Engaging Students and Communities About Archaeological Sites and Collections Through Digital Knowledge Mobilization
Author(s): Julie Woods
This is a paper/report submission presented at the 2020 annual meeting of the Society for Historical Archaeology.
Students get quickly engaged with archaeological sites and collections when they use digital technologies to tell stories and connect with others. Yet, the wide array of tools available can lead to poorly conceived results when projects need to be completed in the space of one semester by undergraduate students. In this session I will explore options to train students in archaeological concepts, community engagement and knowledge mobilization while building digital skills, increasing cultural competency and emphasizing the ethical and legal considerations for sharing knowledge on digital platforms. Project examples will be shared from the 19th century Emily Dickinson Museum & Homestead in Amherst, MA and a tenement site in Roxbury, MA that was primarily occupied by Irish immigrants in the 19th-20th century. Projects include 3D printed artifacts for safe handling by young visitors and digital mini-collections designed to share a glimpse of 19th-20th century immigrant homelife.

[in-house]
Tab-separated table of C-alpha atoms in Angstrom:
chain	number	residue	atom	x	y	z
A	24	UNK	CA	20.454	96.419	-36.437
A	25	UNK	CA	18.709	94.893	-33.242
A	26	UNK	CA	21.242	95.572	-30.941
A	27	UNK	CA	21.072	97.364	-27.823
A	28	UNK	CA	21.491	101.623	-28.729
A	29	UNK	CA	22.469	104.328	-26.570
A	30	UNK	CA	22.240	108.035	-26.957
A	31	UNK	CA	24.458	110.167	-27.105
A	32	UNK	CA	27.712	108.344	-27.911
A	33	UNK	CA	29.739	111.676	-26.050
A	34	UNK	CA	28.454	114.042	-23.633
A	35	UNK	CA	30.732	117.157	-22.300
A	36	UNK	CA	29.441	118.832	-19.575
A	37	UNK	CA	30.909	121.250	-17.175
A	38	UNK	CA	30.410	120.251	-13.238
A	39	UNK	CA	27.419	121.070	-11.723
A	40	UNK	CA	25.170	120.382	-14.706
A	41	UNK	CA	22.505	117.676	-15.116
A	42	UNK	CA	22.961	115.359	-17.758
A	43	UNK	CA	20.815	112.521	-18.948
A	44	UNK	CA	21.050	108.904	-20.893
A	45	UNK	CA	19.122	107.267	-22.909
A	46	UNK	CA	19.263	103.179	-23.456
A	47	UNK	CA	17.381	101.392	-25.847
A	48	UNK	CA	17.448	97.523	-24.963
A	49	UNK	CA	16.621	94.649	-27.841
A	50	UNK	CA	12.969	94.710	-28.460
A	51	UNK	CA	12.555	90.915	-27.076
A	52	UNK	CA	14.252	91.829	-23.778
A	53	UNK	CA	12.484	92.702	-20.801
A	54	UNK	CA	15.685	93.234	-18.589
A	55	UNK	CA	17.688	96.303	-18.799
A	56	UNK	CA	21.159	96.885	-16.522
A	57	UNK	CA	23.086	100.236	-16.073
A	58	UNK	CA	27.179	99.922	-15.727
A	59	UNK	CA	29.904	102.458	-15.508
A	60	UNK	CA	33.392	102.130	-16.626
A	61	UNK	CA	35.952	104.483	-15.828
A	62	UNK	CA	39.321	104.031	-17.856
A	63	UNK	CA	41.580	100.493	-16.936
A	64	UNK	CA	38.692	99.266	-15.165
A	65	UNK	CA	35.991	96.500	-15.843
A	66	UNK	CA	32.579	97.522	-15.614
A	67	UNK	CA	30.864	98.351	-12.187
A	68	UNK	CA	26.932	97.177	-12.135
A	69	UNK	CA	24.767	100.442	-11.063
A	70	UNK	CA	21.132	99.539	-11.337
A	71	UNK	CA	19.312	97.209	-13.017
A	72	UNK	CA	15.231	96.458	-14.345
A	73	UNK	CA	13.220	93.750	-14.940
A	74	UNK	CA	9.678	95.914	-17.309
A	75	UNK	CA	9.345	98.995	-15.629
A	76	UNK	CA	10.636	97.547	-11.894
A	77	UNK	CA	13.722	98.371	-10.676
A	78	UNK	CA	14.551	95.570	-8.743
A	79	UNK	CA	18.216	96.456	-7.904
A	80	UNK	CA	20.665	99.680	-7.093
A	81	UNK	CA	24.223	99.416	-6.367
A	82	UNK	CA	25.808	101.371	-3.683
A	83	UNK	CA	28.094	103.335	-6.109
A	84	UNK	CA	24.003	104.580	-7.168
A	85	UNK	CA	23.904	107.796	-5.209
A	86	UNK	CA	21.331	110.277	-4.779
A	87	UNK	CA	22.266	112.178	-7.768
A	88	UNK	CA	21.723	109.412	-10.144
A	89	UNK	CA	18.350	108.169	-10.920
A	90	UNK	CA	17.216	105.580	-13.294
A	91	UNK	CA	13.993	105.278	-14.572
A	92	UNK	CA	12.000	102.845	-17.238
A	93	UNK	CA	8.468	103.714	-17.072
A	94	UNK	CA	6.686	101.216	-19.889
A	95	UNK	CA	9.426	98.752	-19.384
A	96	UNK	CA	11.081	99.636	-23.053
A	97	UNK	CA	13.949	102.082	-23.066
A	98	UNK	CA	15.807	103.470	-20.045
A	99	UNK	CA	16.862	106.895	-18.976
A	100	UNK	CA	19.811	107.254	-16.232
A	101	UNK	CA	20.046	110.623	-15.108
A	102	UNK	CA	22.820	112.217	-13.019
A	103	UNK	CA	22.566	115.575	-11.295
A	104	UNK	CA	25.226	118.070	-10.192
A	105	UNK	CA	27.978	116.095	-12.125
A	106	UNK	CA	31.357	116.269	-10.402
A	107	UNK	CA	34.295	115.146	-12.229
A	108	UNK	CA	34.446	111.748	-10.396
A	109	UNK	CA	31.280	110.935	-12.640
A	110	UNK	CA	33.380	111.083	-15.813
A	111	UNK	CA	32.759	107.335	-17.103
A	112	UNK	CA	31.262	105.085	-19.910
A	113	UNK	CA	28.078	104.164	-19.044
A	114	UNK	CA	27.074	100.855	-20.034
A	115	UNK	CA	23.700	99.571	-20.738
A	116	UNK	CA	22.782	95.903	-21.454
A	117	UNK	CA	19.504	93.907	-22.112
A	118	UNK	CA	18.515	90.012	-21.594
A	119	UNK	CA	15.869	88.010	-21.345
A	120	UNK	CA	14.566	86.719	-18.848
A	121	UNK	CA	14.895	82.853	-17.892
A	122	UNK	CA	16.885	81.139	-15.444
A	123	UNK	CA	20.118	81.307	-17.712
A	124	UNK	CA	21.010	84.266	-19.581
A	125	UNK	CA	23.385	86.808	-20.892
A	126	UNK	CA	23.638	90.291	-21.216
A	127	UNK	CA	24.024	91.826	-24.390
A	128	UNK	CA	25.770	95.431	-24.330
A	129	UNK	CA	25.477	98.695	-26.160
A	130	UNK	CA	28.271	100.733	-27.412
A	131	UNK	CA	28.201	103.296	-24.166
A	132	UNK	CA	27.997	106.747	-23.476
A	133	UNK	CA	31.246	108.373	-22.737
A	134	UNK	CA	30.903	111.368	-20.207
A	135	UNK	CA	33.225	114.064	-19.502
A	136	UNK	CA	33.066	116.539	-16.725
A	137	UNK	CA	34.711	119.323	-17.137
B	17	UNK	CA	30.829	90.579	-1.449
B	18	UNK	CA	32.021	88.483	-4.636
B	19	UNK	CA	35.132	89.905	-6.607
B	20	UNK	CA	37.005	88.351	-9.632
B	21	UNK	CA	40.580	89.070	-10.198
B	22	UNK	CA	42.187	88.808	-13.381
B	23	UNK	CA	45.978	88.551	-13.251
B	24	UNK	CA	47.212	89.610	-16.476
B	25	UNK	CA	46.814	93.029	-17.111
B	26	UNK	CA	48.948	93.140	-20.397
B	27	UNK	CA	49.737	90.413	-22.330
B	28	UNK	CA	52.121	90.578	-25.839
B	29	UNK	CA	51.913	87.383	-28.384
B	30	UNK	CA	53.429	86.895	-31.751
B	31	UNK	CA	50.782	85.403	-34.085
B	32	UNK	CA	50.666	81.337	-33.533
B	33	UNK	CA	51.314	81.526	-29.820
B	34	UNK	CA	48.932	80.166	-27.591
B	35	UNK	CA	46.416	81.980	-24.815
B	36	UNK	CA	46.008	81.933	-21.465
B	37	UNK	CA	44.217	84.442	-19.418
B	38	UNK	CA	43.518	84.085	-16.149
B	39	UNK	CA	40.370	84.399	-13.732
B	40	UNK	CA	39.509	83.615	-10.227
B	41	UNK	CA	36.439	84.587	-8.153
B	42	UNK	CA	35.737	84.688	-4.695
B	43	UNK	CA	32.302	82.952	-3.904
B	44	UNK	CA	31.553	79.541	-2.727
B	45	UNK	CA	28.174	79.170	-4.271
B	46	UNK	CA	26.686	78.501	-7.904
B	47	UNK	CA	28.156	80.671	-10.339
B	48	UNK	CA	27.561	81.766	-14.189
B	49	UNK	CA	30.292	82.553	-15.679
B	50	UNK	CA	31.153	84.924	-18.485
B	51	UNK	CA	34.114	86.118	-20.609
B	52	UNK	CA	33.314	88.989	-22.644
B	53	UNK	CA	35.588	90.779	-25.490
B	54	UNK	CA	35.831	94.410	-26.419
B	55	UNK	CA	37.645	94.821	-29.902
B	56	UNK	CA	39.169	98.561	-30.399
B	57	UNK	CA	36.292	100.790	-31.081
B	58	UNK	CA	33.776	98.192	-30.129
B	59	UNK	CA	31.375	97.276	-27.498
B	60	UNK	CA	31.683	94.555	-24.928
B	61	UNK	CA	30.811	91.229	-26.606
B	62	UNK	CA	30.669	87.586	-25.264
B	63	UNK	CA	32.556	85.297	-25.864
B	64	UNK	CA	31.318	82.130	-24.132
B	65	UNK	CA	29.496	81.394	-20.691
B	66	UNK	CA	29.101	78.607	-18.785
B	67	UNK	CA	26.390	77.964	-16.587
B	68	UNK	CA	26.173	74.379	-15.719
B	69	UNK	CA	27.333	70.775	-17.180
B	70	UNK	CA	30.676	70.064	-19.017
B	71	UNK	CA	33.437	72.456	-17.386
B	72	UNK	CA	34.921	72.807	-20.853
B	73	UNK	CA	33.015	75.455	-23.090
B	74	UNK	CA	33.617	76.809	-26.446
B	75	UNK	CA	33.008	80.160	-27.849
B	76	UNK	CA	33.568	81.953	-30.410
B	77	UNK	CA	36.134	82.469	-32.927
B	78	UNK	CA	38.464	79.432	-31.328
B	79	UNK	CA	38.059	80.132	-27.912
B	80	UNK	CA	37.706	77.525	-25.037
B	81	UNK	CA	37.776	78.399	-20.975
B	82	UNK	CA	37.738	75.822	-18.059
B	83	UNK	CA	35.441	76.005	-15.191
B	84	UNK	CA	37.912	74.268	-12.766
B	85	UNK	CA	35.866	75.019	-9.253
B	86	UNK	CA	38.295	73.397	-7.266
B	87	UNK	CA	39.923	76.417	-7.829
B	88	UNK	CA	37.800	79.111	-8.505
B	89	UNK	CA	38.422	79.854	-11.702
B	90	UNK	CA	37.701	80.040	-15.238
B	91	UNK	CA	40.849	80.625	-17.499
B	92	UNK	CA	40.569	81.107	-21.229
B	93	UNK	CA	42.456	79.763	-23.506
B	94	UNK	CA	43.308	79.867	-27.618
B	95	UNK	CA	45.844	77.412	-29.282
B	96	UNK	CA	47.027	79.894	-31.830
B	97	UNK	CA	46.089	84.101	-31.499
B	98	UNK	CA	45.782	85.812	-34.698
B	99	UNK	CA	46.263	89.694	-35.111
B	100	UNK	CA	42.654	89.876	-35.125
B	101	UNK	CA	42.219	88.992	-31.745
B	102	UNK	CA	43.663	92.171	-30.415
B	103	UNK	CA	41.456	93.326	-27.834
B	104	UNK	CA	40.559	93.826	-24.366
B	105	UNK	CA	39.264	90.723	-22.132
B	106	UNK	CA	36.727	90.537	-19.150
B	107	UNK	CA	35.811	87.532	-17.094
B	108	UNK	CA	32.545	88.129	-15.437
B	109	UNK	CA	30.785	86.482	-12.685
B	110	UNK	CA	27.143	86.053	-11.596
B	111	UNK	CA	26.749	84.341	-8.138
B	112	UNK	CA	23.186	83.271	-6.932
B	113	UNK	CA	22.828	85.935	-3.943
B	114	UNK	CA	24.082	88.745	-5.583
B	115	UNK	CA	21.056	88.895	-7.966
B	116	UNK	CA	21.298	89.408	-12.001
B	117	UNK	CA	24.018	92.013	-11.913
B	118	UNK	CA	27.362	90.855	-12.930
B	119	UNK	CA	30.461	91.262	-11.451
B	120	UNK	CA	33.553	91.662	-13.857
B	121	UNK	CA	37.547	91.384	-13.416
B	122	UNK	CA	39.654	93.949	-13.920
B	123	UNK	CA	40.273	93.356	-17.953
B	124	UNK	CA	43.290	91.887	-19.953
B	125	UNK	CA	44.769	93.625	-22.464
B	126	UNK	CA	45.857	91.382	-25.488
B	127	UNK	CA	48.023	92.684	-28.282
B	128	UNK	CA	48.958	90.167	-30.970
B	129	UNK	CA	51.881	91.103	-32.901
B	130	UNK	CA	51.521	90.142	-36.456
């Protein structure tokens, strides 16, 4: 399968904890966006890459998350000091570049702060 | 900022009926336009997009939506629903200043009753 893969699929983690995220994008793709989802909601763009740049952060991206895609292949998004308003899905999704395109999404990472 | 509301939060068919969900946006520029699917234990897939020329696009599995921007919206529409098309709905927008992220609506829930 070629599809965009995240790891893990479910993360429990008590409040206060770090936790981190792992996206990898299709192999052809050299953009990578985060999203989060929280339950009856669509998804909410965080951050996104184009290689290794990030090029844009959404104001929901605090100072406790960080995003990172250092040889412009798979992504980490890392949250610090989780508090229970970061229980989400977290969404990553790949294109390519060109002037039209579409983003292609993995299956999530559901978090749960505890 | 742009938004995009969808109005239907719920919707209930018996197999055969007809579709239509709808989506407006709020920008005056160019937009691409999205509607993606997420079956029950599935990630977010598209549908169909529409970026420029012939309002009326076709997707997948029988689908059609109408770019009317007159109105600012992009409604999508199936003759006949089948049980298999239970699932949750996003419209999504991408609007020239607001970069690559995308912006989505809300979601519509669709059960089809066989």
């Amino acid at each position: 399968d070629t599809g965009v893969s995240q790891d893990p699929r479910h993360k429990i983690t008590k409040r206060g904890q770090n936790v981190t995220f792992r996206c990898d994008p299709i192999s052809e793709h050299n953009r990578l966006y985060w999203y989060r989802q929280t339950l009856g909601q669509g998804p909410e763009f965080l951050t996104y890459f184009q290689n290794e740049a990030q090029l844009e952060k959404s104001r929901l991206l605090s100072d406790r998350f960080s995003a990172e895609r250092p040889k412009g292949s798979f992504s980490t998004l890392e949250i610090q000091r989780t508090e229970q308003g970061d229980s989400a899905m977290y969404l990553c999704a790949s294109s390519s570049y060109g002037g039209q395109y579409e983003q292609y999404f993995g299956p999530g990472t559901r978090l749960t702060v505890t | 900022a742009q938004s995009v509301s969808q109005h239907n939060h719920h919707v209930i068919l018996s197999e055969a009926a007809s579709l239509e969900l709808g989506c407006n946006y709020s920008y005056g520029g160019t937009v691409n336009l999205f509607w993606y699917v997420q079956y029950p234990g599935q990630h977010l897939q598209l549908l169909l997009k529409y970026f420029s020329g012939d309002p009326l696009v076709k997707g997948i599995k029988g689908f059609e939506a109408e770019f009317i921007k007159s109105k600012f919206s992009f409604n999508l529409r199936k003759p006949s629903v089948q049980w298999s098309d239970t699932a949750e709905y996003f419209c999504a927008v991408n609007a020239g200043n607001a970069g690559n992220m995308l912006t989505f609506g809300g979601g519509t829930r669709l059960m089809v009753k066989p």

Cite this Record
Engaging Students and Communities About Archaeological Sites and Collections Through Digital Knowledge Mobilization. Julie Woods. 2020 ( tDAR id: 457188)
This Resource is Part of the Following Collections
min long: -129.199; min lat: 24.495 ; max long: -66.973; max lat: 49.359 ;